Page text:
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Wednesday, December 09, 2009

How Much Information & Overload Phenomenon!

The Global Information Industry of the UCSD has put together statistics about how much information gets consumed by Americans every day. Two previous studies, by Peter Lyman and Hal Varian in 2000 and 2003, analyzed the quantity of original content created, rather than what was consumed. A more recent study measured consumption, but estimated that only .3 zettabytes were consumed worldwide in 2007.
In 2008, Americans consumed information for about 1.3 trillion hours, an average of almost 12 hours per day. Consumption totaled 3.6 zettabytes and 10,845 trillion words, corresponding to 100,500 words and 34 gigabytes for an average person on an average day. A zettabyte is 10 to the 21st power bytes, a million million gigabytes. Hours of information consumption grew at 2.6 percent per year from 1980 to 2008, due to a combination of population growth and increasing hours per capita, from 7.4 to 11.8. More surprising is that information consumption in bytes increased at only 5.4 percent per year. Yet the capacity to process data has been driven by Moore's Law, rising at least 30 percent per year. One reason for the slow growth in bytes is that color TV changed little over that period. High-definition TV is increasing the number of bytes in TV programs, but slowly. Additional stats to note:
The traditional media of radio and TV still dominate our consumption per day, with a total of 60 percent of the hours. In total, more than three-quarters of U.S. households' information time is spent with non-computer sources. Despite this, computers have had major effects on some aspects of information consumption. In the past, information consumption was overwhelmingly passive, with telephone being the only interactive medium. Thanks to computers, a full third of words and more than half of bytes are now received interactively. Reading, which was in decline due to the growth of television, tripled from 1980 to 2008, because it is the overwhelmingly preferred way to receive words on the Internet.
a. The average person spends 2 hours a day on the computer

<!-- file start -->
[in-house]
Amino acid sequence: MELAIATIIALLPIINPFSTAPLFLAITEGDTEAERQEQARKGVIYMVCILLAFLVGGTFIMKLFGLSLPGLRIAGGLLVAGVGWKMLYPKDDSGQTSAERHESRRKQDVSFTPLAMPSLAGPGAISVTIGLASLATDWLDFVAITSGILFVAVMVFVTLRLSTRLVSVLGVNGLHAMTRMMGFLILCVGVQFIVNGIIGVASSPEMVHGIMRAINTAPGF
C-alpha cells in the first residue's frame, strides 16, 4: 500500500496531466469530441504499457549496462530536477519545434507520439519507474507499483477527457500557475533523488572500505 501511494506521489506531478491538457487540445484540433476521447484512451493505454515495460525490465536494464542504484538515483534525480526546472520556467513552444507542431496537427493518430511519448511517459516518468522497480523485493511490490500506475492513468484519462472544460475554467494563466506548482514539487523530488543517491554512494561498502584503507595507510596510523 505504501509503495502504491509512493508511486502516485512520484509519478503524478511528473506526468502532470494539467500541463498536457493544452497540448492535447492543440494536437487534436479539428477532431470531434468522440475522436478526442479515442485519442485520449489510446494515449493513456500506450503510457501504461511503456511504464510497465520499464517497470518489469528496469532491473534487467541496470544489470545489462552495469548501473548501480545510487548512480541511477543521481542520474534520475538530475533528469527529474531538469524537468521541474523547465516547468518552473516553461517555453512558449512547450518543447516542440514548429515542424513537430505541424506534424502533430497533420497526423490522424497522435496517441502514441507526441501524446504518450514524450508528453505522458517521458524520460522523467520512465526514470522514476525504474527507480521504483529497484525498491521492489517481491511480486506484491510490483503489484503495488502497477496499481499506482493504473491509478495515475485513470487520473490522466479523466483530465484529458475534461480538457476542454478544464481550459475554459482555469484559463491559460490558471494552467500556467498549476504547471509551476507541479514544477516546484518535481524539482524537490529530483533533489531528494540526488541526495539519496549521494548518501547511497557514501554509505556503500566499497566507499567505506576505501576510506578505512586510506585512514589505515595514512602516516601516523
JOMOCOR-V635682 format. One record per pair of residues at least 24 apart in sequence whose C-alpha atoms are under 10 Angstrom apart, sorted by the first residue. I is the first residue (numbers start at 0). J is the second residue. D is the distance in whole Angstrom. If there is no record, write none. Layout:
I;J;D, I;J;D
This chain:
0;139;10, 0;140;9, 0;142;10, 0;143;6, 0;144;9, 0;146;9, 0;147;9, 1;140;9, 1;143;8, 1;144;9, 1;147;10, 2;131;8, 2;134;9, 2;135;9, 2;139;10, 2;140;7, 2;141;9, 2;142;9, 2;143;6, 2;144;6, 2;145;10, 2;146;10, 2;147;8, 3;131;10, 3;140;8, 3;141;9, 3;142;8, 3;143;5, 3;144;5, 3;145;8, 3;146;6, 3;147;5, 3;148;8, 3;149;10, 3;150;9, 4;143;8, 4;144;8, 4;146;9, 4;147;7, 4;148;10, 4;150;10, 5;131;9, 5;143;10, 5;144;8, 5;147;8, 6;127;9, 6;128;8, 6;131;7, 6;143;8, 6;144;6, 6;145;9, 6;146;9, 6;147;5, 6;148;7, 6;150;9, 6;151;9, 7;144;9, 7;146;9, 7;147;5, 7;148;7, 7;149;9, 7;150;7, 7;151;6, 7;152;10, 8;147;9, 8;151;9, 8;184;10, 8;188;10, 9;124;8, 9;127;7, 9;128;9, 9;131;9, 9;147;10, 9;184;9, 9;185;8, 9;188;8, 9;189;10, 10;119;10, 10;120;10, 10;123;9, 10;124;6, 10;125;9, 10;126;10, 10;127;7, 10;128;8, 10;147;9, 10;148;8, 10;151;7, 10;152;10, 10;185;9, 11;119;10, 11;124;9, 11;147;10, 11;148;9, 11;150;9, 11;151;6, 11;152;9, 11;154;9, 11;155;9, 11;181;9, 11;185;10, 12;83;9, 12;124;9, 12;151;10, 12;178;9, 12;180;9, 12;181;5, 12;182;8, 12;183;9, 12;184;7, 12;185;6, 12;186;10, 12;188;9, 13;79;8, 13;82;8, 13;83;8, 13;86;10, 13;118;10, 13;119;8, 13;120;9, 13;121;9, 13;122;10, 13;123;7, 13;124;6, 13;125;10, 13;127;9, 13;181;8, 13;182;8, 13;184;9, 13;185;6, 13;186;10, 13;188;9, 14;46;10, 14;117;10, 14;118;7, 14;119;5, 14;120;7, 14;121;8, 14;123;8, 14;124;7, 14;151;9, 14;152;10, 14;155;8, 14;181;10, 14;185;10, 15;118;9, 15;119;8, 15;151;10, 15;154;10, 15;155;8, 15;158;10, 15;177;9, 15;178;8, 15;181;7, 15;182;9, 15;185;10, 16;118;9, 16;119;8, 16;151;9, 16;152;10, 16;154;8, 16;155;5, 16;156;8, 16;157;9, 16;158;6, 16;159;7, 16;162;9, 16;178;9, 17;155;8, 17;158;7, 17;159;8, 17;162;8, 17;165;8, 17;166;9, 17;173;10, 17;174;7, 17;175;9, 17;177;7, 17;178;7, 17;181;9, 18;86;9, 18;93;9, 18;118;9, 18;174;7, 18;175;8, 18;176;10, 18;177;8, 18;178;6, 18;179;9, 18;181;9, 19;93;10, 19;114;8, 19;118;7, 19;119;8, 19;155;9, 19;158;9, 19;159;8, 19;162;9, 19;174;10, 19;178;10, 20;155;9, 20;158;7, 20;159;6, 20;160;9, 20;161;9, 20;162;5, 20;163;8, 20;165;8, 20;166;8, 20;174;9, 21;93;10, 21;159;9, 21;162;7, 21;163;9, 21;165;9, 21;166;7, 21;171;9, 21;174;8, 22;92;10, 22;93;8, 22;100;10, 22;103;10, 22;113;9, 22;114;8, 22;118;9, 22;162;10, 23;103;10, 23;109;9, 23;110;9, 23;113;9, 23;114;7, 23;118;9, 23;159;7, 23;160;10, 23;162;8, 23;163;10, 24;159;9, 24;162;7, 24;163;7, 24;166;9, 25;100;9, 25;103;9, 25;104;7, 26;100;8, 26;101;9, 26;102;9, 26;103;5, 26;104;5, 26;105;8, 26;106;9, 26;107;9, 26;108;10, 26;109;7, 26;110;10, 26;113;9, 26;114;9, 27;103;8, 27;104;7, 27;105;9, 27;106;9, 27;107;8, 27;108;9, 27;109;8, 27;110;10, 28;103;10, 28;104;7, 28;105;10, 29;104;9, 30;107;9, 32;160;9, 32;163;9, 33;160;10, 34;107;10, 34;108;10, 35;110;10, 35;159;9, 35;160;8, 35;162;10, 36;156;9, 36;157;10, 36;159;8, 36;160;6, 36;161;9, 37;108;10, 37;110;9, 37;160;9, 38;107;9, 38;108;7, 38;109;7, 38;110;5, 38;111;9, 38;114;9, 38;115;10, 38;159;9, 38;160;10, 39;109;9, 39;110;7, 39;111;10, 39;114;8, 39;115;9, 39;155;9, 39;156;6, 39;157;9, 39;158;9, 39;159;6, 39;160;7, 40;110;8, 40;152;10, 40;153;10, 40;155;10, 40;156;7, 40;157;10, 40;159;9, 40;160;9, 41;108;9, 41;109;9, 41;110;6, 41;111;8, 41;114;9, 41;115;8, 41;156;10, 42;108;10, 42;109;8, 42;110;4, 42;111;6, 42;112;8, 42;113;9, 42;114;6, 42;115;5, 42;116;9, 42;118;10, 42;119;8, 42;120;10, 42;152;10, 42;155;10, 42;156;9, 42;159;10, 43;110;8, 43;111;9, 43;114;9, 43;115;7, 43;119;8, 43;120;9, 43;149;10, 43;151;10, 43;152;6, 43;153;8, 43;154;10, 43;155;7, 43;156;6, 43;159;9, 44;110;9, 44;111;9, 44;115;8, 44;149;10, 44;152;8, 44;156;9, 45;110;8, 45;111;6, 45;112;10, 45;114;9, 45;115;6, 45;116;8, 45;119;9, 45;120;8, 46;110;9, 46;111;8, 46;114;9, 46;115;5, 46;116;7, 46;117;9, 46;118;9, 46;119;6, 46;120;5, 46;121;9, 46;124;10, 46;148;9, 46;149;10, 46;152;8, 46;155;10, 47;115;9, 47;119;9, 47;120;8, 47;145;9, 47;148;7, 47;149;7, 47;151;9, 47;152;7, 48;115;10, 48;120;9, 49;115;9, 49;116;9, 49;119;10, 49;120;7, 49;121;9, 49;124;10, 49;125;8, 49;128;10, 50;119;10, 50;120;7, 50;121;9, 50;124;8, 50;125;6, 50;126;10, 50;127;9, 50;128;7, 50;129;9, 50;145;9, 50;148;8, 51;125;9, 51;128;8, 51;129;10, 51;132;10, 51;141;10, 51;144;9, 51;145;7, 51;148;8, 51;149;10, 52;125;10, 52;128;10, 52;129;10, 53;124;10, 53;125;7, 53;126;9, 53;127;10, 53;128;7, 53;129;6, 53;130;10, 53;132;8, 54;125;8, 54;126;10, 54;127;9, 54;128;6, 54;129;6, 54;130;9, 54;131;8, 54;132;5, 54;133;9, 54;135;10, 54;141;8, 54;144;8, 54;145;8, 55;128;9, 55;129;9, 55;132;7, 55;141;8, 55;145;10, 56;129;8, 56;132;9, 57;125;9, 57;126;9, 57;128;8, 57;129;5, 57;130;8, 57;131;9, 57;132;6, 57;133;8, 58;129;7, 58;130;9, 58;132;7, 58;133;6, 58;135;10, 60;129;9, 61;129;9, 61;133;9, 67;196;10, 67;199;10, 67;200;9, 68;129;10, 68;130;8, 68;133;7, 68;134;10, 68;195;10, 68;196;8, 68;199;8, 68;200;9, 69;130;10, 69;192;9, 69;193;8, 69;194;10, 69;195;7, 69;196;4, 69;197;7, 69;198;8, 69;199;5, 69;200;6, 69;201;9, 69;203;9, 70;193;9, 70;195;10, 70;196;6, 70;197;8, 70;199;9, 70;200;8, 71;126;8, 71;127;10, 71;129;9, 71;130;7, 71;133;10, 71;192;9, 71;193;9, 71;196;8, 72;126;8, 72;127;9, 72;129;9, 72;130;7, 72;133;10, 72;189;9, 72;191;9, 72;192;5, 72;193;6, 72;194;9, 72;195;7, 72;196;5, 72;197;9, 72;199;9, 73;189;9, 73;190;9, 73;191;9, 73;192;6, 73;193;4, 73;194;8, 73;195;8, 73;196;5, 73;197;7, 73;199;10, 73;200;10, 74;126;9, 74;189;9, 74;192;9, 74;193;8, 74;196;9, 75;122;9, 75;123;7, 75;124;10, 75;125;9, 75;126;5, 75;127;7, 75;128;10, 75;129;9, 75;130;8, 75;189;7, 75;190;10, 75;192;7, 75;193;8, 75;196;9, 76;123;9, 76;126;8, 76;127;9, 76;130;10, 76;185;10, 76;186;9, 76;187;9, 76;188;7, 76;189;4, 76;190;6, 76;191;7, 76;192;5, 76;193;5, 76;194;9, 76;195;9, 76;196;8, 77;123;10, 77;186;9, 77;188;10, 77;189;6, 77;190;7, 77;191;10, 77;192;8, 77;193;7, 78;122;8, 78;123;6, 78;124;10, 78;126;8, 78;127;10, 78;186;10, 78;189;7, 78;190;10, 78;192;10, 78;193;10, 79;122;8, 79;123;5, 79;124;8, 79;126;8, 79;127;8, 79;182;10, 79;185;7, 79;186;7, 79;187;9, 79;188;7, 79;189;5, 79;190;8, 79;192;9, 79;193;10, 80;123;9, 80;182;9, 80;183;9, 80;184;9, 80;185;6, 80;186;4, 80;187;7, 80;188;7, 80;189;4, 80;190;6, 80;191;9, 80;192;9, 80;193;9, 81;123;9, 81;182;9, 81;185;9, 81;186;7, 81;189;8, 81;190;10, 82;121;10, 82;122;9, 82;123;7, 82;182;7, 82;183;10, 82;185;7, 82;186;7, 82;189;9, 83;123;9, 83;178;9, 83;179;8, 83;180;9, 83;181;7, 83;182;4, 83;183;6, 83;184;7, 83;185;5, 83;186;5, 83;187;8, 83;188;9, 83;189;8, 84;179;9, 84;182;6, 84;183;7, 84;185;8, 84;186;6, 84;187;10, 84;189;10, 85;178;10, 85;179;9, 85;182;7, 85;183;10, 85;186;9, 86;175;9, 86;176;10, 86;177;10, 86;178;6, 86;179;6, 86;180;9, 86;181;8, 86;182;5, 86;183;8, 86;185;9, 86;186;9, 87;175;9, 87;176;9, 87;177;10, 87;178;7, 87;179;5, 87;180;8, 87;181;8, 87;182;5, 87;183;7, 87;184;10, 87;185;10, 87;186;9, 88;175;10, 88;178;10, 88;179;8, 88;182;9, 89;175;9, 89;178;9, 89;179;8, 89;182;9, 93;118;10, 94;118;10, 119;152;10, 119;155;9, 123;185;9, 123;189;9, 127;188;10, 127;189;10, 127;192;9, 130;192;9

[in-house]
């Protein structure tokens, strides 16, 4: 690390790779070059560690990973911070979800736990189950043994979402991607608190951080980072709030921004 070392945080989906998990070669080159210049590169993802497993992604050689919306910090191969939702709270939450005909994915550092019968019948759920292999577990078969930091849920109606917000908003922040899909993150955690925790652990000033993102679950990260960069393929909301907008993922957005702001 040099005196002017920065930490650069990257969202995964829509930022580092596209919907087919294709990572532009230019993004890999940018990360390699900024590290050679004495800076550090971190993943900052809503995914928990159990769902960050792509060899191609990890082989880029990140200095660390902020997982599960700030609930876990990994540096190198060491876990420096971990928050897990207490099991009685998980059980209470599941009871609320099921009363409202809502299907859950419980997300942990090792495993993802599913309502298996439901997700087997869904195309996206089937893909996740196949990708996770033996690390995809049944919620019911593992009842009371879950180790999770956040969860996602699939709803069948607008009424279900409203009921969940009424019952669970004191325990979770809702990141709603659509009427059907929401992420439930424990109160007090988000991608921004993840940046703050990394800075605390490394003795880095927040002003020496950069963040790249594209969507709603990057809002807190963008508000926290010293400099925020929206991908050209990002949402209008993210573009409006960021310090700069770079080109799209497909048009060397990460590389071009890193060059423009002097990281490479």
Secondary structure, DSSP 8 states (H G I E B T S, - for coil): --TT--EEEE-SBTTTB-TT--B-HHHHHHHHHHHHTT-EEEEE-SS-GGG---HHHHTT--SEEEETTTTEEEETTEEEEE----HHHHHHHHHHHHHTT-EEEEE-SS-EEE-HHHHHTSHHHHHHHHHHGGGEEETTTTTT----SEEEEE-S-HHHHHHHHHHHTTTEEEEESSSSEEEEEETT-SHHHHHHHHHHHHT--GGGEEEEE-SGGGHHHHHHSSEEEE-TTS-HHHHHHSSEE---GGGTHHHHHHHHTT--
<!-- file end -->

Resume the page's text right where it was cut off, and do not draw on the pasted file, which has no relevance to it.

b. 100,000 words are read each day.
Clearly, in this world, there is just too much of information. Notwithstanding the normal channels such as email, friends to stay in touch with, meetings to attend to, research papers that one needs to stay on top of, books to read, Tivo recordings and so forth. With Social media, RSS feeds, one could have literally hundreds of posts each day from highly selective sources coming through feed aggregators. To make matters worse, people are now finding ways to take non-textual informational sources such as audio files (e.g. podcasting) and even video files and tying that to RSS. A large fraction of the people one interacts with are walking around with their eyes glazed, seemingly on auto-pilot, speaking a mile a minute about this blog they read, this documentary they Tivo'd, this video they saw on the Net, this new startup company that's hot.
The Rise of Interaction : Most sources of information in the past were consumed passively. Listening to music on the radio, for example, does not require any interaction beyond selecting a channel, nor any attention thereafter. Telephone calls were the only interactive form of information, and they are only 5 percent of words and a negligible fraction of bytes. However, the arrival of home computers has dramatically changed this as computer games are highly interactive. Most home computer programs (such as writing or working with user generated content) are as well. Arguably, web use is also highly interactive, with multiple decisions each minute about what to click on next. 1/3rd of information is today received interactively.. This is an overwhelming transformation, and it is not surprising if it causes some cognitive changes. These changes may not all be good, but they will be widespread.

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